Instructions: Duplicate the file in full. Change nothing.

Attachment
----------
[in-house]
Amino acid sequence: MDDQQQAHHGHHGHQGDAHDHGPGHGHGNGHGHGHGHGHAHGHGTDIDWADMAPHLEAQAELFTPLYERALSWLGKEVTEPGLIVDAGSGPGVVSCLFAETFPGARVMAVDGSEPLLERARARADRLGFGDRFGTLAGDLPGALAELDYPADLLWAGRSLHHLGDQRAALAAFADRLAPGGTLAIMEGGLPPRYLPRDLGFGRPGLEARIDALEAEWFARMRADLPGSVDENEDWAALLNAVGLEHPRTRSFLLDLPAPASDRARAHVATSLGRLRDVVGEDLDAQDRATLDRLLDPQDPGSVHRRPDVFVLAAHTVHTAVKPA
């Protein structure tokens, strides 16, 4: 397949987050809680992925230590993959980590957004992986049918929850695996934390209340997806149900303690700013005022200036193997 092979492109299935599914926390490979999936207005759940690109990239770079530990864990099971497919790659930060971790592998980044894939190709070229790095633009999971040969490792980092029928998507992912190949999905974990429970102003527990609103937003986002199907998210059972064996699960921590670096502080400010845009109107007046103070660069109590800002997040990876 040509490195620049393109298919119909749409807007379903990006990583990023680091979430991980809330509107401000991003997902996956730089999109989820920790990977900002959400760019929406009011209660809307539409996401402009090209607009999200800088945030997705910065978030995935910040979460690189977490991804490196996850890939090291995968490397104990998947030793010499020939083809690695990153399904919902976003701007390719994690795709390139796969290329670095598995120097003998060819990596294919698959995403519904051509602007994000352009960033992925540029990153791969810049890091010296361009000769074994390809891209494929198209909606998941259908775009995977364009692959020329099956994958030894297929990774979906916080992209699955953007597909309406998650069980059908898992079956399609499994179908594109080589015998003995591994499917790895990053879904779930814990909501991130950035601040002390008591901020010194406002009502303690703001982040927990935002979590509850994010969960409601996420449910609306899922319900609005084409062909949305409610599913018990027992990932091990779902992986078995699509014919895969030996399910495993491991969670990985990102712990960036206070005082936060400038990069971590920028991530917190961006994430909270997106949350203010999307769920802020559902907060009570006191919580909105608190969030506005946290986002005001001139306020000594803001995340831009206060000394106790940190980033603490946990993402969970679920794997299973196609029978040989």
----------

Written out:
[in-house]
Amino acid sequence: MDDQQQAHHGHHGHQGDAHDHGPGHGHGNGHGHGHGHGHAHGHGTDIDWADMAPHLEAQAELFTPLYERALSWLGKEVTEPGLIVDAGSGPGVVSCLFAETFPGARVMAVDGSEPLLERARARADRLGFGDRFGTLAGDLPGALAELDYPADLLWAGRSLHHLGDQRAALAAFADRLAPGGTLAIMEGGLPPRYLPRDLGFGRPGLEARIDALEAEWFARMRADLPGSVDENEDWAALLNAVGLEHPRTRSFLLDLPAPASDRARAHVATSLGRLRDVVGEDLDAQDRATLDRLLDPQDPGSVHRRPDVFVLAAHTVHTAVKPA
């Protein structure tokens, strides 16, 4: 397949987050809680992925230590993959980590957004992986049918929850695996934390209340997806149900303690700013005022200036193997 092979492109299935599914926390490979999936207005759940690109990239770079530990864990099971497919790659930060971790592998980044894939190709070229790095633009999971040969490792980092029928998507992912190949999905974990429970102003527990609103937003986002199907998210059972064996699960921590670096502080400010845009109107007046103070660069109590800002997040990876 040509490195620049393109298919119909749409807007379903990006990583990023680091979430991980809330509107401000991003997902996956730089999109989820920790990977900002959400760019929406009011209660809307539409996401402009090209607009999200800088945030997705910065978030995935910040979460690189977490991804490196996850890939090291995968490397104990998947030793010499020939083809690695990153399904919902976003701007390719994690795709390139796969290329670095598995120097003998060819990596294919698959995403519904051509602007994000352009960033992925540029990153791969810049890091010296361009000769074994390809891209494929198209909606998941259908775009995977364009692959020329099956994958030894297929990774979906916080992209699955953007597909309406998650069980059908898992079956399609499994179908594109080589015998003995591994499917790895990053879904779930814990909501991130950035601040002390008591901020010194406002009502303690703001982040927990935002979590509850994010969960409601996420449910609306899922319900609005084409062909949305409610599913018990027992990932091990779902992986078995699509014919895969030996399910495993491991969670990985990102712990960036206070005082936060400038990069971590920028991530917190961006994430909270997106949350203010999307769920802020559902907060009570006191919580909105608190969030506005946290986002005001001139306020000594803001995340831009206060000394106790940190980033603490946990993402969970679920794997299973196609029978040989």